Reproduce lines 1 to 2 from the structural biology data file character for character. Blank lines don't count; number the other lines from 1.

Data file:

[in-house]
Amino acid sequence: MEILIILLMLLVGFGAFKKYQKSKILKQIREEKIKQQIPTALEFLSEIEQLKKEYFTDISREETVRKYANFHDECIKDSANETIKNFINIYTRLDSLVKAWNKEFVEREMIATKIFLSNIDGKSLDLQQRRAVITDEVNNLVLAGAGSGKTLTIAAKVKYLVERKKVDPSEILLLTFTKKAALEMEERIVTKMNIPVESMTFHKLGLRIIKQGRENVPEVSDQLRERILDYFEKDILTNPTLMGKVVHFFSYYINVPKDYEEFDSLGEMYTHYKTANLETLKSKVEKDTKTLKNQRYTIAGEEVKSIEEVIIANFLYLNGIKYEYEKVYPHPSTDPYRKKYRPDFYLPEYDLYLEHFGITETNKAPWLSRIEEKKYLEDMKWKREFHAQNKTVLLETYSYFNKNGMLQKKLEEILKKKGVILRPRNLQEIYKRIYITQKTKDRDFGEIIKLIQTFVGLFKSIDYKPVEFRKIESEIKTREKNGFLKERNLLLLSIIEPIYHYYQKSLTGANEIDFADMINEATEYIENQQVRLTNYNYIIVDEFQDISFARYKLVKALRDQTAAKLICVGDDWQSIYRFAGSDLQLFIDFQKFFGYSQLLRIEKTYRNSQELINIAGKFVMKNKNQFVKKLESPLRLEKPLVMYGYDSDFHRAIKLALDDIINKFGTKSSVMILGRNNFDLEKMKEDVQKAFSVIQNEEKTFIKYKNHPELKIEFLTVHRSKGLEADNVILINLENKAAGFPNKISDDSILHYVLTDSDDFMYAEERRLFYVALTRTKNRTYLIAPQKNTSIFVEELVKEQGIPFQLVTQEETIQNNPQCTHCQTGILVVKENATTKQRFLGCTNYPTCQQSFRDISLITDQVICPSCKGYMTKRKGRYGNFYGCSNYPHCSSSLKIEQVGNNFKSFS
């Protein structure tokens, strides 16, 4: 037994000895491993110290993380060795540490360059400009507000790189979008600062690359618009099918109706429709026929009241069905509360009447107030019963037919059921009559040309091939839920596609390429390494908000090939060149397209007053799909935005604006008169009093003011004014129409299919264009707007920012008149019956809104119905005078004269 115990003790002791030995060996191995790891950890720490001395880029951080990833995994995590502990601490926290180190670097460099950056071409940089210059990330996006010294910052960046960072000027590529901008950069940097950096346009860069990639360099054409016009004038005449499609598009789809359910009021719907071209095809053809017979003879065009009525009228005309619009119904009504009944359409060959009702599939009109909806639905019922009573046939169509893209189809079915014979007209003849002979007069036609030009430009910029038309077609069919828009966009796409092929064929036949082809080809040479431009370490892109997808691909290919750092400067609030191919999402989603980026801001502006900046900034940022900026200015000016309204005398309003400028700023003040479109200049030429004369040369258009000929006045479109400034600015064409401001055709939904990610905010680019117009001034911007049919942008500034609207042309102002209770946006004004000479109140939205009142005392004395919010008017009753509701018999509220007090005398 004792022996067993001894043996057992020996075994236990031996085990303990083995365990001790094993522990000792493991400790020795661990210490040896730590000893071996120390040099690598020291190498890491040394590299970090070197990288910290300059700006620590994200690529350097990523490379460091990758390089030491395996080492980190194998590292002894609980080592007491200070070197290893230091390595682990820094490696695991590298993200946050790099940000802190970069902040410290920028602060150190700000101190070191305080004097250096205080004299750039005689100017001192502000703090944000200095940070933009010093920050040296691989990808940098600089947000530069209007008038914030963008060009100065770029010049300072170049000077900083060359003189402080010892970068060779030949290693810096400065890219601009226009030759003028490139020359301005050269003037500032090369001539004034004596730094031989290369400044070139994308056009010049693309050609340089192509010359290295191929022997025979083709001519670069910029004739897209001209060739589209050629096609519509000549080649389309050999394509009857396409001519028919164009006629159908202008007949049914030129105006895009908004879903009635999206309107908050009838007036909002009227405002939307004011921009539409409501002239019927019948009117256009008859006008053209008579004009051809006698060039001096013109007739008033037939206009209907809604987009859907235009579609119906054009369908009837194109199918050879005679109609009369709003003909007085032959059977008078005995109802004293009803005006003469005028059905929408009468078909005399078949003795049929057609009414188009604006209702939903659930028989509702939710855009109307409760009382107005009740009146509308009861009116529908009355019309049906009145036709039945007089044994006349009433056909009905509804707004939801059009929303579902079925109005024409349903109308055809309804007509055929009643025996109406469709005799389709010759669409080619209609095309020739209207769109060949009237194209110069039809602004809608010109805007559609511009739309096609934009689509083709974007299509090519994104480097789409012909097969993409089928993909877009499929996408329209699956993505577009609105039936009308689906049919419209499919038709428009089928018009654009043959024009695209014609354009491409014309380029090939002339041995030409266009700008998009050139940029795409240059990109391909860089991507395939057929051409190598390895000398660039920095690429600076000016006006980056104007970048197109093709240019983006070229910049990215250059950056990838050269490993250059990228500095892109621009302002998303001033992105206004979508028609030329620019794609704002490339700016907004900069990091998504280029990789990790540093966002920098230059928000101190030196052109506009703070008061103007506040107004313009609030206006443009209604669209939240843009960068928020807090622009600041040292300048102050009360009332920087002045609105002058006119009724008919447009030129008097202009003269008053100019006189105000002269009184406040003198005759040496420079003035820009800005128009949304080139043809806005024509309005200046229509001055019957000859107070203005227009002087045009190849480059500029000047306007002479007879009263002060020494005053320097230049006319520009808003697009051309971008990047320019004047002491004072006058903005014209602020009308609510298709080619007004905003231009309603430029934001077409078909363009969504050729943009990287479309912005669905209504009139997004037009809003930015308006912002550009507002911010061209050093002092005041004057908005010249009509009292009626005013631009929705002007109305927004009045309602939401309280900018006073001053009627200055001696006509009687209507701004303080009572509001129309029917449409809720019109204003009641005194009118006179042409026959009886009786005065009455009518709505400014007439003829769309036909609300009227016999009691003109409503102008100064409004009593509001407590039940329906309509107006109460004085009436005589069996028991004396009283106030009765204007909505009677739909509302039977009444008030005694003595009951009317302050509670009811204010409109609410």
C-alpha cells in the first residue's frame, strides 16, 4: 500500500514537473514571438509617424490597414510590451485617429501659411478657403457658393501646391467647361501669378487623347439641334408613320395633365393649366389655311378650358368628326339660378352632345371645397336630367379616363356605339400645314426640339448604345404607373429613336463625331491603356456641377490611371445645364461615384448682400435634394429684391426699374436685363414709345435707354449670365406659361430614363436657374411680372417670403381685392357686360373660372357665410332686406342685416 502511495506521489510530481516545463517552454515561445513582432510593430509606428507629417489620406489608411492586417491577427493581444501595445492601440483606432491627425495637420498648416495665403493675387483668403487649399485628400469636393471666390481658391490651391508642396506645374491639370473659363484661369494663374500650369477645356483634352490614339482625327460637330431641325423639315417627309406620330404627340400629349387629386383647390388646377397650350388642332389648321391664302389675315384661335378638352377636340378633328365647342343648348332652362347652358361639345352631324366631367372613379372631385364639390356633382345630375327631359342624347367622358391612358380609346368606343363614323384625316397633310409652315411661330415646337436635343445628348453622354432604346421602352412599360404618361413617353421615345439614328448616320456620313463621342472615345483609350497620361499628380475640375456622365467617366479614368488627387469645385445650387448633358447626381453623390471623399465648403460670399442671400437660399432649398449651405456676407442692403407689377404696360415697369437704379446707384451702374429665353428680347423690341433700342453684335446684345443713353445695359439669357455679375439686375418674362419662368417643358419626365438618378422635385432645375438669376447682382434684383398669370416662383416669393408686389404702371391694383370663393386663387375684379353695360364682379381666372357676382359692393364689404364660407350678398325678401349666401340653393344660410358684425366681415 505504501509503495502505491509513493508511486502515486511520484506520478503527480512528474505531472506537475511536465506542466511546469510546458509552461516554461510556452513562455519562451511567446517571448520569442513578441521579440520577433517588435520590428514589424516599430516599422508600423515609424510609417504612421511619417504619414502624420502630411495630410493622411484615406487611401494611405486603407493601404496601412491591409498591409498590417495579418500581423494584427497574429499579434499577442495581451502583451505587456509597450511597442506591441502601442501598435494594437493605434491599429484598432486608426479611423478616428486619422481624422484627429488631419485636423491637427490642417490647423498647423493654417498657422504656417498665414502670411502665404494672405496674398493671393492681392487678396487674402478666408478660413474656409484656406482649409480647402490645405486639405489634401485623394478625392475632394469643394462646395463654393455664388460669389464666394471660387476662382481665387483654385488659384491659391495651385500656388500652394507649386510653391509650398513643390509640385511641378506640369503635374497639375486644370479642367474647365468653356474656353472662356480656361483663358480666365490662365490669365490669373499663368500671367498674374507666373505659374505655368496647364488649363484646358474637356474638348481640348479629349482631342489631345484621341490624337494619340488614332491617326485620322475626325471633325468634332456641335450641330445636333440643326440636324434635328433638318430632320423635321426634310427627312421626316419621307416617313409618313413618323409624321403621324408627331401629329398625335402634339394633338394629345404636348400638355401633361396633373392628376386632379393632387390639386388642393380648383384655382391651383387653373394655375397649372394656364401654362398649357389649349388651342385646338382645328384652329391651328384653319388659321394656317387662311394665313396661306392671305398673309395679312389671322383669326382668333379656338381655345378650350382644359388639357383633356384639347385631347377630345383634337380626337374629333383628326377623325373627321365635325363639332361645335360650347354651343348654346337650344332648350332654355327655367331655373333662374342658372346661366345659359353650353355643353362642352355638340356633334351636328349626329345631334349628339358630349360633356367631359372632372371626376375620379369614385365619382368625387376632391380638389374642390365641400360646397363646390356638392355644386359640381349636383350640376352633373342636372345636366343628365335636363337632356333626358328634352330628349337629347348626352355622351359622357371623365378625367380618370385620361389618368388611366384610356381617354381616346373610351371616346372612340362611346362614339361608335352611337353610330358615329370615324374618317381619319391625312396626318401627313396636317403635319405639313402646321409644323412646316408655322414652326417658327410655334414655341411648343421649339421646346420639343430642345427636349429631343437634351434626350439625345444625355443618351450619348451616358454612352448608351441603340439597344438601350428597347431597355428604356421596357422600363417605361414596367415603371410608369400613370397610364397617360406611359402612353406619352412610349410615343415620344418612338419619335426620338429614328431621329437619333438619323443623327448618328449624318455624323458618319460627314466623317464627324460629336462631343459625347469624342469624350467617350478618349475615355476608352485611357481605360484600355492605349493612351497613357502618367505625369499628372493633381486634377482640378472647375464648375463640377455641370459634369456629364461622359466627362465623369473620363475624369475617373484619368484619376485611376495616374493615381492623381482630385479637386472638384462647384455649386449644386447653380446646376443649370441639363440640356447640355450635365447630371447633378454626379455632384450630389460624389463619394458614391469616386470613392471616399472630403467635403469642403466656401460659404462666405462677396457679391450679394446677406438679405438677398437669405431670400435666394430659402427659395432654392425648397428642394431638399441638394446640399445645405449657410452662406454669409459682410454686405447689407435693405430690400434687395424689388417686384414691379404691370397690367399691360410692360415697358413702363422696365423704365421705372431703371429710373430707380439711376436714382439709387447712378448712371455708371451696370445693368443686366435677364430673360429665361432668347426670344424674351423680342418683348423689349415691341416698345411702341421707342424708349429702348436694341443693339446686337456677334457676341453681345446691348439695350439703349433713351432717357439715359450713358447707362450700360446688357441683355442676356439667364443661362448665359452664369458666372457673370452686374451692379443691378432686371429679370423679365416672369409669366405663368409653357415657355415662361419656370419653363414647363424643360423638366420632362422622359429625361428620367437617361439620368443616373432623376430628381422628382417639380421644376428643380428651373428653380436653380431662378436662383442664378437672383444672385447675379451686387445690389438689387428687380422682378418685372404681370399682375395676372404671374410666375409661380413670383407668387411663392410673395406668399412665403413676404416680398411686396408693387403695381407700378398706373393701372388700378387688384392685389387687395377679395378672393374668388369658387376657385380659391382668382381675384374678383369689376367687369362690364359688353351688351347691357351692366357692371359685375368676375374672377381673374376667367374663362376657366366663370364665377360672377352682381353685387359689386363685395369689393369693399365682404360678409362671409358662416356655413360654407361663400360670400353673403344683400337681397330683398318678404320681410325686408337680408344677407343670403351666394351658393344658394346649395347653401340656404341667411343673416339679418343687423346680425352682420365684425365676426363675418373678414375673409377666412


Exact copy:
[in-house]
Amino acid sequence: MEILIILLMLLVGFGAFKKYQKSKILKQIREEKIKQQIPTALEFLSEIEQLKKEYFTDISREETVRKYANFHDECIKDSANETIKNFINIYTRLDSLVKAWNKEFVEREMIATKIFLSNIDGKSLDLQQRRAVITDEVNNLVLAGAGSGKTLTIAAKVKYLVERKKVDPSEILLLTFTKKAALEMEERIVTKMNIPVESMTFHKLGLRIIKQGRENVPEVSDQLRERILDYFEKDILTNPTLMGKVVHFFSYYINVPKDYEEFDSLGEMYTHYKTANLETLKSKVEKDTKTLKNQRYTIAGEEVKSIEEVIIANFLYLNGIKYEYEKVYPHPSTDPYRKKYRPDFYLPEYDLYLEHFGITETNKAPWLSRIEEKKYLEDMKWKREFHAQNKTVLLETYSYFNKNGMLQKKLEEILKKKGVILRPRNLQEIYKRIYITQKTKDRDFGEIIKLIQTFVGLFKSIDYKPVEFRKIESEIKTREKNGFLKERNLLLLSIIEPIYHYYQKSLTGANEIDFADMINEATEYIENQQVRLTNYNYIIVDEFQDISFARYKLVKALRDQTAAKLICVGDDWQSIYRFAGSDLQLFIDFQKFFGYSQLLRIEKTYRNSQELINIAGKFVMKNKNQFVKKLESPLRLEKPLVMYGYDSDFHRAIKLALDDIINKFGTKSSVMILGRNNFDLEKMKEDVQKAFSVIQNEEKTFIKYKNHPELKIEFLTVHRSKGLEADNVILINLENKAAGFPNKISDDSILHYVLTDSDDFMYAEERRLFYVALTRTKNRTYLIAPQKNTSIFVEELVKEQGIPFQLVTQEETIQNNPQCTHCQTGILVVKENATTKQRFLGCTNYPTCQQSFRDISLITDQVICPSCKGYMTKRKGRYGNFYGCSNYPHCSSSLKIEQVGNNFKSFS